Pete Winn | Senior Staff Writer | Monday, January 28, 2008
Almost two weeks ago, researchers announced they have isolated a new form of MRSA, or methicillin-resistant Staphylococcus aureus, an infection that is spreading through San Francisco's homosexual community and could spread to the general community.
"These multi-drug resistant infections often affect gay men at body sites in which skin-to-skin contact occurs during sexual activities," said Binh Diep, the University of California-San Francisco scientist who led the team that made the finding.
In fact, the researchers determined that this variant of MRSA infection is 13 to 14 times more prevalent in homosexual men than for the general population.
But the media are now obscuring that fact, according to Matt Barber, director of cultural policy for Concerned Women for America (CWA).
"The real story here is the way that the media have whitewashed this outbreak," Barber told Cybercast News Service. "It is amazing to see what they've done with this."
Barber said the initial reporting of the outbreak was "pretty solid" and news accounts related the facts "as is," but the coverage began to change after conservative groups like CWA noted that this variant is primarily spread by men having anal sex.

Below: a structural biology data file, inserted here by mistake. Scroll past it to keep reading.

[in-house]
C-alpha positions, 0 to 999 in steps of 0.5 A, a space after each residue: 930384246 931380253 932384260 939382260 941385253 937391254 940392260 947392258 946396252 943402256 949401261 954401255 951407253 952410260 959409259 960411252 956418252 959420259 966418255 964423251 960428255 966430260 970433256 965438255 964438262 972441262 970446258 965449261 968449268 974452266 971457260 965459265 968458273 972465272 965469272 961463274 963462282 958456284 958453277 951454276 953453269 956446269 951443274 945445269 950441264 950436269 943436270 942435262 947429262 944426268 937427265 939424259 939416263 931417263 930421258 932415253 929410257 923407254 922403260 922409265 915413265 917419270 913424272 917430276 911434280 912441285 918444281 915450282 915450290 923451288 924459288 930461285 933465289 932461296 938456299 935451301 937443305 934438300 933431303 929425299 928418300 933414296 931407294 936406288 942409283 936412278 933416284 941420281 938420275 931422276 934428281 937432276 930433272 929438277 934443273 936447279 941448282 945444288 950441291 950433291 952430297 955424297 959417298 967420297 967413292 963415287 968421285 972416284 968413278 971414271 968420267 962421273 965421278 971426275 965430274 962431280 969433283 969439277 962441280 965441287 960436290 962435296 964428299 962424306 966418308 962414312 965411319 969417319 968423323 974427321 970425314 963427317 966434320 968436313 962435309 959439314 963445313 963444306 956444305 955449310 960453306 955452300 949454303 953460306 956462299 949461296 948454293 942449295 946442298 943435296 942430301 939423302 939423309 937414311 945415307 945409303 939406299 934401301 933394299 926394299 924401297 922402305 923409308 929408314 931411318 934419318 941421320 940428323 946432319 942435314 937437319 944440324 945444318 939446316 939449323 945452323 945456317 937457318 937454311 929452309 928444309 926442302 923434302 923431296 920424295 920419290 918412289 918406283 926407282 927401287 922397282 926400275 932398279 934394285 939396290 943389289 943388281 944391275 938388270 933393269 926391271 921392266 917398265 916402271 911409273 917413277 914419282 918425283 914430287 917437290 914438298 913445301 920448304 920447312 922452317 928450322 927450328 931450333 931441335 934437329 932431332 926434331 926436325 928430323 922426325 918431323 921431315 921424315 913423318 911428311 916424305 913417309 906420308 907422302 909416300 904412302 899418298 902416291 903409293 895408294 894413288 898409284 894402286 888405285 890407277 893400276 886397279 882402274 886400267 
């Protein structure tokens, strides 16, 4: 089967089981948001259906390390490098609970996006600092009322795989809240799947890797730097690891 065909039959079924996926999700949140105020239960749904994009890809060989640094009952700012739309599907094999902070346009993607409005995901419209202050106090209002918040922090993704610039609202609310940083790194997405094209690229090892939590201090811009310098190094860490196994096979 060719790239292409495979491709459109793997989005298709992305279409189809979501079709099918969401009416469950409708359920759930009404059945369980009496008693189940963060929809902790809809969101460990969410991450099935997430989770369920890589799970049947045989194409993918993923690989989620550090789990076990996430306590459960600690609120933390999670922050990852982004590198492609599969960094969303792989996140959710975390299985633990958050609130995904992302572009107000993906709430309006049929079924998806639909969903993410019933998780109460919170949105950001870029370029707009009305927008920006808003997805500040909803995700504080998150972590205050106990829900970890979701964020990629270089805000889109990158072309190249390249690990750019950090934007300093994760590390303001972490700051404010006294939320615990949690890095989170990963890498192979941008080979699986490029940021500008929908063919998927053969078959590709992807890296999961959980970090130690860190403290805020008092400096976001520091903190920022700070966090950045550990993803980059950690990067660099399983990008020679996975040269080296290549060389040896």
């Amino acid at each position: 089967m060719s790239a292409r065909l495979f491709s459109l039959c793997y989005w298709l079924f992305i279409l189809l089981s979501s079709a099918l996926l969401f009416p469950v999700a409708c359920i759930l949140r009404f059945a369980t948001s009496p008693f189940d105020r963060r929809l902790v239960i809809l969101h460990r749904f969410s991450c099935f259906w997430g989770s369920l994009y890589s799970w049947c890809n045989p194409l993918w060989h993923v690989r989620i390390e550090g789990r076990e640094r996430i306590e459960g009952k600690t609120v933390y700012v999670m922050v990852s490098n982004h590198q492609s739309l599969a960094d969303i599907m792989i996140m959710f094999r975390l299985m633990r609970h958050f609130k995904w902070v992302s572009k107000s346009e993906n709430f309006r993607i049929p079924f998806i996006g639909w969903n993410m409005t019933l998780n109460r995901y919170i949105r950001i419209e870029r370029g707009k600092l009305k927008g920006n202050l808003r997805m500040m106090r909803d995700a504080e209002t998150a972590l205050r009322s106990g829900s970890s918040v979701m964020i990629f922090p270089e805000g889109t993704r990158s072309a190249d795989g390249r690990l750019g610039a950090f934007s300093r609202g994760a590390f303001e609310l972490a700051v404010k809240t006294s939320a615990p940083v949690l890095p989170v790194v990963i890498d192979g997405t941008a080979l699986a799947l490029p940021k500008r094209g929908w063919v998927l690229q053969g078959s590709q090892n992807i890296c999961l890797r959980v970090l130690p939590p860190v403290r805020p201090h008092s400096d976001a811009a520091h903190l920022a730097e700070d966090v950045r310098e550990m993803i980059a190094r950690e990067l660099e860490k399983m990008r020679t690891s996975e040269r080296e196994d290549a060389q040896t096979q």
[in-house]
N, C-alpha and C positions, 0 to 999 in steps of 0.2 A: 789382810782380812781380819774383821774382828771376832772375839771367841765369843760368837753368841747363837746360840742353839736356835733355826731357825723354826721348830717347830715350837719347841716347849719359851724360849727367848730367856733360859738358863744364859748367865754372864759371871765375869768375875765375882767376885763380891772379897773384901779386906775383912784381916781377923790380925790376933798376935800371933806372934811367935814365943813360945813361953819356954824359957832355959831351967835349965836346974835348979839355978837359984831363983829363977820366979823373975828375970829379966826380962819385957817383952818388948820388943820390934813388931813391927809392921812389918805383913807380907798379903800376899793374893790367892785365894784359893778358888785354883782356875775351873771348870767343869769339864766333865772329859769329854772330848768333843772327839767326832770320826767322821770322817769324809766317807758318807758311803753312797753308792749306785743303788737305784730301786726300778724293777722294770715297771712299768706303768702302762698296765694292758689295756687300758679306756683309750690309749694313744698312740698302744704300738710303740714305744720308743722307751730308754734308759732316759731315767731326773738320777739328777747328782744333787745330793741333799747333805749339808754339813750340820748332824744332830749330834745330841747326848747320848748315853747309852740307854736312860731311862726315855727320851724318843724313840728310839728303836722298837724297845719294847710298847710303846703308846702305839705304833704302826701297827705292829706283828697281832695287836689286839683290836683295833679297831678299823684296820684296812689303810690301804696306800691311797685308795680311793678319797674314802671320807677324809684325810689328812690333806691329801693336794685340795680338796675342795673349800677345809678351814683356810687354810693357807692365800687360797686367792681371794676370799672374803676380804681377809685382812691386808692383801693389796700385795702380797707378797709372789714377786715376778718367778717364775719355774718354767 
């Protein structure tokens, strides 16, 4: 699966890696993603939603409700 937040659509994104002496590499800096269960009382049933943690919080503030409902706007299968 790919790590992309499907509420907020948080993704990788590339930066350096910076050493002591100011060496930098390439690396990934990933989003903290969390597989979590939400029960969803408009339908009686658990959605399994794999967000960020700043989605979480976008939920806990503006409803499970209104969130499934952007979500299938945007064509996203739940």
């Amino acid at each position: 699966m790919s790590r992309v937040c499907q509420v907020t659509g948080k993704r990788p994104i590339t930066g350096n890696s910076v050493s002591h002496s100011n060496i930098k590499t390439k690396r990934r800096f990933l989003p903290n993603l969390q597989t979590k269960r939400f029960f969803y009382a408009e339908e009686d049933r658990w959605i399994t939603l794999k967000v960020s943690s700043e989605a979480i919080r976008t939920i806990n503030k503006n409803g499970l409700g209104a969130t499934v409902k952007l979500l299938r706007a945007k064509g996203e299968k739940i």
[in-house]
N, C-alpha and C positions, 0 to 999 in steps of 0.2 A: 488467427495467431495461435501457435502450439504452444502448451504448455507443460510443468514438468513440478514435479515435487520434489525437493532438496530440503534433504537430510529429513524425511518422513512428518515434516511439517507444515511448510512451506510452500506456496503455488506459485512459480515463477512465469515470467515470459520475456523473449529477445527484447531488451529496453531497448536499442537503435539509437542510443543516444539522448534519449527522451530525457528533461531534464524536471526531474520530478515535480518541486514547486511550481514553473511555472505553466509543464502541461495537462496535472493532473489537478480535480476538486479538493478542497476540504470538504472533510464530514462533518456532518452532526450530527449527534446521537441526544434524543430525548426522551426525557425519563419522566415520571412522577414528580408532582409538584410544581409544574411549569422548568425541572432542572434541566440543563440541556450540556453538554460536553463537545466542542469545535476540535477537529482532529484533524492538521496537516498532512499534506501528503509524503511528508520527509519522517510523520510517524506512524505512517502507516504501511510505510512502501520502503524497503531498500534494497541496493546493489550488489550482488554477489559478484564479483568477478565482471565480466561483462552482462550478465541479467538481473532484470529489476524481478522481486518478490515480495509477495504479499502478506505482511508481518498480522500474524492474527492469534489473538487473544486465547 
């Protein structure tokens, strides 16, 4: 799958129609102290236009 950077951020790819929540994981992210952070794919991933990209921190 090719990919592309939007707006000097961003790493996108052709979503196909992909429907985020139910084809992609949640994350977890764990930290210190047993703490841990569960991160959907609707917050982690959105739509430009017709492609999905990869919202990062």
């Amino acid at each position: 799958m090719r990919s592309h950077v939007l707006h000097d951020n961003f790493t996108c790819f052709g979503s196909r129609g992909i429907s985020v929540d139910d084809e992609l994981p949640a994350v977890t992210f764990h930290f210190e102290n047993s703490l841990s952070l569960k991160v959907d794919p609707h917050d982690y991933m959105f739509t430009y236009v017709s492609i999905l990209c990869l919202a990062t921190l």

"The Human Rights Campaign (HRC) and other organizations began to jump up and down a bit and scream, and The New York Times and other organizations started to backpedal," Barber said.
"The story was no longer the dangers associated with the outbreak - and the behaviors associated with it," said Barber. "The story now became about how groups like mine were supposedly misrepresenting the outbreak as some sort of 'new gay plague' or 'the new AIDS' - things we never said."
Indeed, HRC accused CWA and others of being "anti-gay bigots" for recommending that one way to stop this outbreak of the infection is for homosexual men to curtail having anal sex - at least for a while.
"Serious medical issues deserve serious consideration, not wildly off-the-mark press releases from anti-gay groups trying to capture media attention," HRC President Joe Solmonese said in a news release.
"We saw this kind of hysteria in the early 1980s around HIV/AIDS, and I'll be damned if we will sit idly by in 2008 and let them perpetrate that type of anti-gay hysteria without calling them out on it," he said.
Since the homosexual backlash, the University of California-San Francisco has apologized for the fact that the study mentions homosexual men.
"We regret that our recent news report (1-14-08) about an important population-based study on MRSA USA300 with public health implications contained some information that could be interpreted as misleading," the university's Web site said.
"We deplore negative targeting of specific populations in association with MRSA infections or other public health concerns, and we will be working to ensure that accurate information about the research is disseminated to the health community and the general public," it added.
Even the federal Centers for Disease Control and Prevention (CDC) has taken a somewhat politically correct line. In a statement issued recently on the new outbreak, the government agency said it is "not a sexually transmitted disease in the classic sense" - and that spread of the bacteria could be stopped by washing hands and covering open wounds.